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Quality initiatives: measuring and managing the procedural competency of radiologists.
Radiographics. 2011 Sep-Oct; 31(5):1477-88.R

Abstract

Many regulatory and oversight groups require that the professional performance of radiologists be evaluated on an ongoing basis. Although the diagnostic accuracy of radiologists is routinely measured at most institutions by means of peer review processes, systems for evaluating procedural competency are not widely available. Consequently, technical skills are seldom, if ever, evaluated or managed. The key elements of a system for evaluating procedural competency include the following: (a) clear definition of all elements of a transparent evaluation process; (b) definition of standards for training and credentialing and options for maintenance of competency certification in interventional procedures; (c) collection and analysis of process and outcomes metrics; (d) multisource feedback on procedural, patient care, and safety skills; and (e) an effective, anonymous process for managing radiologists in whom deficiencies are identified. Although no ideal system for evaluating procedural competency currently exists, inclusion of these elements goes a long way toward facilitating the introduction of a simple process for providing appropriate feedback to procedural radiologists, acknowledging excellence, and identifying and managing deficiencies if they occur.

Authors+Show Affiliations

Department of Radiology, Beth Israel Deaconess Medical Center, Boston, MA, USA. mishall@rad.hfh.eduNo affiliation info availableNo affiliation info availableNo affiliation info availableNo affiliation info available

Pub Type(s)

Journal Article
Review

Language

eng

PubMed ID

21719719

Citation

Mendiratta-Lala, Mishal, et al. "Quality Initiatives: Measuring and Managing the Procedural Competency of Radiologists." Radiographics : a Review Publication of the Radiological Society of North America, Inc, vol. 31, no. 5, 2011, pp. 1477-88.
Mendiratta-Lala M, Eisenberg RL, Steele JR, et al. Quality initiatives: measuring and managing the procedural competency of radiologists. Radiographics. 2011;31(5):1477-88.
Mendiratta-Lala, M., Eisenberg, R. L., Steele, J. R., Boiselle, P. M., & Kruskal, J. B. (2011). Quality initiatives: measuring and managing the procedural competency of radiologists. Radiographics : a Review Publication of the Radiological Society of North America, Inc, 31(5), 1477-88. https://doi.org/10.1148/rg.315105242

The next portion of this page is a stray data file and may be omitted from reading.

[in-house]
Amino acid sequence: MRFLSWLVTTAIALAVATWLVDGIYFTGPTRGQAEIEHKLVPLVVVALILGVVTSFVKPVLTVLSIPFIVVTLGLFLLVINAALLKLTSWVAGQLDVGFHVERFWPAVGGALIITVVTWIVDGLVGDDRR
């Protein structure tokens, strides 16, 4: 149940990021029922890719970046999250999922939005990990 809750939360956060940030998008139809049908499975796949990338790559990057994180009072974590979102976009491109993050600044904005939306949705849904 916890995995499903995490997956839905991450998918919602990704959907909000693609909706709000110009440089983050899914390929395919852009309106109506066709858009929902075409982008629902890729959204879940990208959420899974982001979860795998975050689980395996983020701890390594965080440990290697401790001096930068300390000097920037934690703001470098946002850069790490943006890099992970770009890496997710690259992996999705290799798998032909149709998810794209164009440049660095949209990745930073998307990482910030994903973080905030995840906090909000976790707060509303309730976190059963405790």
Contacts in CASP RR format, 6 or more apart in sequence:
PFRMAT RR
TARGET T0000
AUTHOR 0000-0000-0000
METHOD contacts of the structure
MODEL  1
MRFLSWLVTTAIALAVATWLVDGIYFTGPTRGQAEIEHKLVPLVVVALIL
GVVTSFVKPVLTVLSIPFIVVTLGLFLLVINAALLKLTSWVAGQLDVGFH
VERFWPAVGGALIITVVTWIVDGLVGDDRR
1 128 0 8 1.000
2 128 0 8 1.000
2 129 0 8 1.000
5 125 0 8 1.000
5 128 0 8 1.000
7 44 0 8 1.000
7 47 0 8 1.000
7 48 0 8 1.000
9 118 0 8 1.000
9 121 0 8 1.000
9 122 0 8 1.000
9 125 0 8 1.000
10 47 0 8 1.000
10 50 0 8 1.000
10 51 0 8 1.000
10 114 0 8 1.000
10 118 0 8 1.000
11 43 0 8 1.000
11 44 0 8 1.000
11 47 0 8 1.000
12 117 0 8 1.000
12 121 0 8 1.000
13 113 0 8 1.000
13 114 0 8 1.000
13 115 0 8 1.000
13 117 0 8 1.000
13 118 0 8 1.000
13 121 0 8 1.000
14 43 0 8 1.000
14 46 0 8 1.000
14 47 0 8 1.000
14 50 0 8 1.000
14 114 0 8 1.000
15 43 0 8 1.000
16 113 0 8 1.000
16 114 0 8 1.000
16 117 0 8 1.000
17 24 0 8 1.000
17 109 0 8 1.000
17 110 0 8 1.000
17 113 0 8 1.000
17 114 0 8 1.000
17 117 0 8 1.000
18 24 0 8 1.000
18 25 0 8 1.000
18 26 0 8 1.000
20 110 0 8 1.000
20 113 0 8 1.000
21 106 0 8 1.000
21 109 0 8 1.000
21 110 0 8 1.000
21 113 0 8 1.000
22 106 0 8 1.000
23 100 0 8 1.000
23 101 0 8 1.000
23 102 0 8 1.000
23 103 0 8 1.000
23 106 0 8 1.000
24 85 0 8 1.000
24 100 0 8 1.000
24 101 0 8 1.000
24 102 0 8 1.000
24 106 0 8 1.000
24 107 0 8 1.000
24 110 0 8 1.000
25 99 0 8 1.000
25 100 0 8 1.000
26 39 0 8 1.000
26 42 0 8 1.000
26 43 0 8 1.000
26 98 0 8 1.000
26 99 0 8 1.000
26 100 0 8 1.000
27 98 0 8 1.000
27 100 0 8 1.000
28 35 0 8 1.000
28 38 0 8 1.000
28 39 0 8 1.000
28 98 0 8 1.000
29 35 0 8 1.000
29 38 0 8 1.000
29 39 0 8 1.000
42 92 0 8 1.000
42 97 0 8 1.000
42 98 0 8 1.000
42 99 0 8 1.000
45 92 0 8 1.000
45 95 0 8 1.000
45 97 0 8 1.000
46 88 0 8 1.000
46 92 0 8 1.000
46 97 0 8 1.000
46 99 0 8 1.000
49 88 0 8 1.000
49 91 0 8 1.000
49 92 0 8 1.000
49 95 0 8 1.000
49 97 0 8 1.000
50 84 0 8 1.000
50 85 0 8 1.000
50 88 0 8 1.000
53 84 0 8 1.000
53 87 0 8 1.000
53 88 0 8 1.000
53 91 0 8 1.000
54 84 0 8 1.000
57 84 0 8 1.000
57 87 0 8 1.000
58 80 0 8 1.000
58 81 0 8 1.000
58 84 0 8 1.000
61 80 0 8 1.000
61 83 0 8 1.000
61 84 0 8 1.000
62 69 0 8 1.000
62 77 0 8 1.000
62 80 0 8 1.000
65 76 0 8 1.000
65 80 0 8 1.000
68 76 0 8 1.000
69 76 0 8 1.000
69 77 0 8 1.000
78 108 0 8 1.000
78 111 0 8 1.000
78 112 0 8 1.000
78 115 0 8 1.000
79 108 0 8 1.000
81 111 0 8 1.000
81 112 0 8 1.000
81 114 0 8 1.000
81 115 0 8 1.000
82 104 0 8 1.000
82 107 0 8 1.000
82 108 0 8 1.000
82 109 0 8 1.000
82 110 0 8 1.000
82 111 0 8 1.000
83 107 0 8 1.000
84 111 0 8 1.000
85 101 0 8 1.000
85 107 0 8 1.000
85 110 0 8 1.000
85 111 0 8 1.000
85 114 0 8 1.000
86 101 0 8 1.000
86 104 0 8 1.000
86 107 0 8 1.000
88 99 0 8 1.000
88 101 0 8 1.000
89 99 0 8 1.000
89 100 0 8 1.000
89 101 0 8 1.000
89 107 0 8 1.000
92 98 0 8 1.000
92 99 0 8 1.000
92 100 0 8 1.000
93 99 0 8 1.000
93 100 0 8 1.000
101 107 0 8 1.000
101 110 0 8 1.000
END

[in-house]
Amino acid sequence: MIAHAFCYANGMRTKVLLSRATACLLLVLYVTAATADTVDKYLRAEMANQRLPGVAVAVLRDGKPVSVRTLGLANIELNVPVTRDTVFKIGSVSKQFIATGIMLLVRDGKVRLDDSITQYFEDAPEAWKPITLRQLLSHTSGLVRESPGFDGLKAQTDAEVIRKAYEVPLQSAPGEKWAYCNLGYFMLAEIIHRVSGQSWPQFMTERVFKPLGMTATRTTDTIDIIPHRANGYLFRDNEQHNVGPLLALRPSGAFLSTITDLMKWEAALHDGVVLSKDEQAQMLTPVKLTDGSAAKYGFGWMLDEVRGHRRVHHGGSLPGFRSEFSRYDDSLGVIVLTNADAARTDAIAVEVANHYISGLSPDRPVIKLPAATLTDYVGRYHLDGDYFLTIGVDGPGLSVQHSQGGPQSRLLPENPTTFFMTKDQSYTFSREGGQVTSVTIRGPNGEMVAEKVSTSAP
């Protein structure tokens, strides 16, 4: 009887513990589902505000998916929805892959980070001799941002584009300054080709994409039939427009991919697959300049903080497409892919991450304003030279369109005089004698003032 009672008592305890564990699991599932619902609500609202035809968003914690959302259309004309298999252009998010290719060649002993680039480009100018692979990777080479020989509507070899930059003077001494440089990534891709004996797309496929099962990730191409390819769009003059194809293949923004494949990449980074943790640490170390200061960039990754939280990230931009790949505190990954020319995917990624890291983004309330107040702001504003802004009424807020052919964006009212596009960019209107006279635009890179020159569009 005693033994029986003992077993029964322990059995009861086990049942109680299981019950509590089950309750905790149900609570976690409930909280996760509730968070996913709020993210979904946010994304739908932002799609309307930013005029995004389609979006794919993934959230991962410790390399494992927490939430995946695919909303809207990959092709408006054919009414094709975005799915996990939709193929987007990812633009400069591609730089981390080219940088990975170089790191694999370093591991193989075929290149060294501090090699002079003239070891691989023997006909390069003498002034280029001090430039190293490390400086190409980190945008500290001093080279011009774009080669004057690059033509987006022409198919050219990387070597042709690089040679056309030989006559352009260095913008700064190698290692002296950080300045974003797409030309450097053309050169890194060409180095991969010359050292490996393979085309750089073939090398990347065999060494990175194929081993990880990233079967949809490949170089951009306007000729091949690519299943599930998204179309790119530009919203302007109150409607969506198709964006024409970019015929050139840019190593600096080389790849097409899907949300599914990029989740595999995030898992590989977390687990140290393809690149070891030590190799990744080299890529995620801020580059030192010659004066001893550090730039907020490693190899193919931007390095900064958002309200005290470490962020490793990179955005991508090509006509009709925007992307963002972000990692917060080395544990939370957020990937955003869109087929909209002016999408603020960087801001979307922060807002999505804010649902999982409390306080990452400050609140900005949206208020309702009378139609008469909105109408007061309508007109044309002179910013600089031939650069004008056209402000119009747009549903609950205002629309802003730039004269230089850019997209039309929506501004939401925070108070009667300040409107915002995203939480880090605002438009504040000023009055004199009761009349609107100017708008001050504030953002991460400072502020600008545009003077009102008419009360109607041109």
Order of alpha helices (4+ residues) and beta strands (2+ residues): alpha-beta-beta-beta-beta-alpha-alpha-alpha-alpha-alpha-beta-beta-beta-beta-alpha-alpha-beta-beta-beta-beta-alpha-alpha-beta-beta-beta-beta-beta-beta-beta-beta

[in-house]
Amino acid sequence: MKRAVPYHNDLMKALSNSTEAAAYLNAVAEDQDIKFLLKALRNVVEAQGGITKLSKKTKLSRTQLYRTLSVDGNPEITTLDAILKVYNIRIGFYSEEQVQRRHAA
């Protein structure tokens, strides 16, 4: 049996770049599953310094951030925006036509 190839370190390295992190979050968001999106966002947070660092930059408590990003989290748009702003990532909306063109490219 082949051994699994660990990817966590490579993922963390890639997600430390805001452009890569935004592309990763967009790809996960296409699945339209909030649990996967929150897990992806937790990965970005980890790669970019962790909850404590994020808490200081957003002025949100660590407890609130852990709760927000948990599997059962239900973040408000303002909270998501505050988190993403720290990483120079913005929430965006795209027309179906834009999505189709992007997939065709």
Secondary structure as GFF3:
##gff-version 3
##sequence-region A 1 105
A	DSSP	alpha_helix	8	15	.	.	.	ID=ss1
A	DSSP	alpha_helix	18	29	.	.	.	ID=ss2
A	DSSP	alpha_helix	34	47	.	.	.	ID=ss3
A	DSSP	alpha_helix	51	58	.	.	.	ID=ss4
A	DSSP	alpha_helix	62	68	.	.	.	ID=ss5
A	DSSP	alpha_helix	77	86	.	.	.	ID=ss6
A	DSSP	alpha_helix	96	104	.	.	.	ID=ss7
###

Mendiratta-Lala M, et al. Quality Initiatives: Measuring and Managing the Procedural Competency of Radiologists. Radiographics. 2011 Sep-Oct;31(5):1477-88. PubMed PMID: 21719719.
* Article titles in AMA citation format should be in sentence-case
TY - JOUR T1 - Quality initiatives: measuring and managing the procedural competency of radiologists. AU - Mendiratta-Lala,Mishal, AU - Eisenberg,Ronald L, AU - Steele,Joseph R, AU - Boiselle,Phillip M, AU - Kruskal,Jonathan B, Y1 - 2011/06/30/ PY - 2011/7/2/entrez PY - 2011/7/2/pubmed PY - 2012/1/21/medline SP - 1477 EP - 88 JF - Radiographics : a review publication of the Radiological Society of North America, Inc JO - Radiographics VL - 31 IS - 5 N2 - Many regulatory and oversight groups require that the professional performance of radiologists be evaluated on an ongoing basis. Although the diagnostic accuracy of radiologists is routinely measured at most institutions by means of peer review processes, systems for evaluating procedural competency are not widely available. Consequently, technical skills are seldom, if ever, evaluated or managed. The key elements of a system for evaluating procedural competency include the following: (a) clear definition of all elements of a transparent evaluation process; (b) definition of standards for training and credentialing and options for maintenance of competency certification in interventional procedures; (c) collection and analysis of process and outcomes metrics; (d) multisource feedback on procedural, patient care, and safety skills; and (e) an effective, anonymous process for managing radiologists in whom deficiencies are identified. Although no ideal system for evaluating procedural competency currently exists, inclusion of these elements goes a long way toward facilitating the introduction of a simple process for providing appropriate feedback to procedural radiologists, acknowledging excellence, and identifying and managing deficiencies if they occur. SN - 1527-1323 UR - https://www.unboundmedicine.com/medline/citation/21719719/Quality_initiatives:_measuring_and_managing_the_procedural_competency_of_radiologists_ L2 - https://pubs.rsna.org/doi/10.1148/rg.315105242?url_ver=Z39.88-2003&rfr_id=ori:rid:crossref.org&rfr_dat=cr_pub=pubmed DB - PRIME DP - Unbound Medicine ER -